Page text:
1. Stop nagging.
Once you make grumbling your habit, your brain triggers multiple changes throughout that create a negativity bias and might even end in depression. Instead of complaining about how hard life is, you might want to get out in the sun, take a walk, and meditate. Psychologists at the University of North Carolina conducted an experiment and found out that people who engage daily in 20 minutes of positive contemplation demonstrate greater mindfulness as well as decreased symptoms of illness.
2. Be grateful for what you have.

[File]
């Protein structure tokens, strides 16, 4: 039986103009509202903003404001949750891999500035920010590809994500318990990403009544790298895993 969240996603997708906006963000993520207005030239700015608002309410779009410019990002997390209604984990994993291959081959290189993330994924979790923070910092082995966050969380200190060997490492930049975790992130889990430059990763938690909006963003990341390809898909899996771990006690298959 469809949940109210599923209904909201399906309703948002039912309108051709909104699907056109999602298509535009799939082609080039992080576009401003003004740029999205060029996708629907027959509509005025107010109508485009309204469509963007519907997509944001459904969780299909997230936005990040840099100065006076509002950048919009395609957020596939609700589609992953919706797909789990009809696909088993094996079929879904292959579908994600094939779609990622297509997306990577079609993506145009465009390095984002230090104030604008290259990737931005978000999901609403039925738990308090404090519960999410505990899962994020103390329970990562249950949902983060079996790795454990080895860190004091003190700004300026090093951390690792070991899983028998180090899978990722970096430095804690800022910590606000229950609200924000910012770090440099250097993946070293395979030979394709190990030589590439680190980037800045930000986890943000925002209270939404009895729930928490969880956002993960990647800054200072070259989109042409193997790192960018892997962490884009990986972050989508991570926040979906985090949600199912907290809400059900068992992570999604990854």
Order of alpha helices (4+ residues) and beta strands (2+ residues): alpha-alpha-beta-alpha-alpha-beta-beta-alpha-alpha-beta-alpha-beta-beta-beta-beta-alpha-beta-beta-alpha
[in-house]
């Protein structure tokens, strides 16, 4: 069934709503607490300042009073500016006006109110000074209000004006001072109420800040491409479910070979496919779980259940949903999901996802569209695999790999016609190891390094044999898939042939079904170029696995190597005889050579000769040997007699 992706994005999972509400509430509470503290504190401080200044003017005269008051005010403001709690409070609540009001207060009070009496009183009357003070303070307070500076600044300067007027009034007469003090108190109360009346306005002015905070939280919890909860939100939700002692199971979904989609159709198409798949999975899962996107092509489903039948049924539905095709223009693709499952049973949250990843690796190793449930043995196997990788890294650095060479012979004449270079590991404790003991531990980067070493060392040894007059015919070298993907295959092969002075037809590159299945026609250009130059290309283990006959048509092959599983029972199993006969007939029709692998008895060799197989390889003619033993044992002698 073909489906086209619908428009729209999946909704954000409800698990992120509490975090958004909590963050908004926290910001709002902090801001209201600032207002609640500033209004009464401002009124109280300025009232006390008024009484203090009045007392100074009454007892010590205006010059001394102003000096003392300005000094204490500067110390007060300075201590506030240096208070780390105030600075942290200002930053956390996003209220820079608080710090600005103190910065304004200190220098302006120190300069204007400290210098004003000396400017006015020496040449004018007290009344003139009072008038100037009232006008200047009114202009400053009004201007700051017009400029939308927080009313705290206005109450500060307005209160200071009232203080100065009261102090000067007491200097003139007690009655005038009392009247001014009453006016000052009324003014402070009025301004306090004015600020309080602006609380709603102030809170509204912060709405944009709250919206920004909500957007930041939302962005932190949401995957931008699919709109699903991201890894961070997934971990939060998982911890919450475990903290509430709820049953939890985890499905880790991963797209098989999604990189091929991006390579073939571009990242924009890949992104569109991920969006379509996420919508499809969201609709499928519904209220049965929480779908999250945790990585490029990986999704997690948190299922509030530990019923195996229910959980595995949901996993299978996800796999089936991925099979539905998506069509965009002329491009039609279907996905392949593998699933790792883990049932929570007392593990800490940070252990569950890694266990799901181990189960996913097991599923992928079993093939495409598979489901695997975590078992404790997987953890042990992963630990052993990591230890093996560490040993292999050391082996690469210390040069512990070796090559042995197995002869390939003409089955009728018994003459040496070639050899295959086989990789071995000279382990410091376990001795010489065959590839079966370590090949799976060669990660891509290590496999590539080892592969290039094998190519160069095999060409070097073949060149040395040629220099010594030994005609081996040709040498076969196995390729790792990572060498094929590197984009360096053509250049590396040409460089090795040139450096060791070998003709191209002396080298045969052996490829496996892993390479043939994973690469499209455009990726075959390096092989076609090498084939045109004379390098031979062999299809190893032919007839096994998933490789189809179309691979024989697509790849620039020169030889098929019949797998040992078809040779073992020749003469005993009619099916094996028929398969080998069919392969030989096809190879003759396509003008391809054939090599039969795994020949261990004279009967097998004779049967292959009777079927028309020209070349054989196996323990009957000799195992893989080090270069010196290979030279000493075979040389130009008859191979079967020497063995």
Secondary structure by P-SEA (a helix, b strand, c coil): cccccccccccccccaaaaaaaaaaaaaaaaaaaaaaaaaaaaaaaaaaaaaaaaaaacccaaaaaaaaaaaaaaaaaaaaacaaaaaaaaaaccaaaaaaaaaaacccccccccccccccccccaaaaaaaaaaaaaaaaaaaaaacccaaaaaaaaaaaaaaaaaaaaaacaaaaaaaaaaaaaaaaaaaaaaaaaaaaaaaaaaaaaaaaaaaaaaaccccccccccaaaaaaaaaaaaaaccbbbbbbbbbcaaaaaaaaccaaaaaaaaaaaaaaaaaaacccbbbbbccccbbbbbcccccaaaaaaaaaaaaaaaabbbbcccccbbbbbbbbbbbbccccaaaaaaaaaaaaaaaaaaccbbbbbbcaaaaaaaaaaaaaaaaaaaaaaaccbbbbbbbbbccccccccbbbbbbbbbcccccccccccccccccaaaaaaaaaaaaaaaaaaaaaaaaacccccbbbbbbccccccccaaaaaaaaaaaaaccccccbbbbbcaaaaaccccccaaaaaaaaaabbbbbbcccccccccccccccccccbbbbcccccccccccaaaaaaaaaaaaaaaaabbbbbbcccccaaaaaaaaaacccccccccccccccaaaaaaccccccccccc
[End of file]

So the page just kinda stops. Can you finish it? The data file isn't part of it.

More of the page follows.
Find at least 3 things by the end of the day that you feel thankful for. The Journal of Psychiatry and Neuroscience states that such an exercise will boost the serotonin levels in your brain. Serotonin is essential for the proper functioning of your prefrontal cortex, which governs self-reflection and the emotional balance, thus helping it to overrule previous panic patterns. Think about positive daily activities in detail. You can even write them down.
3. Verbalize negative feelings.
You might want to write down your negative feelings. Don’t be shy! Go ahead and nail them to paper. Scientists say that linguistic processing of emotions reduces amygdala activity, the fear center in your brain, and thus lessens the level of stress. A calmer amygdala means a happier you.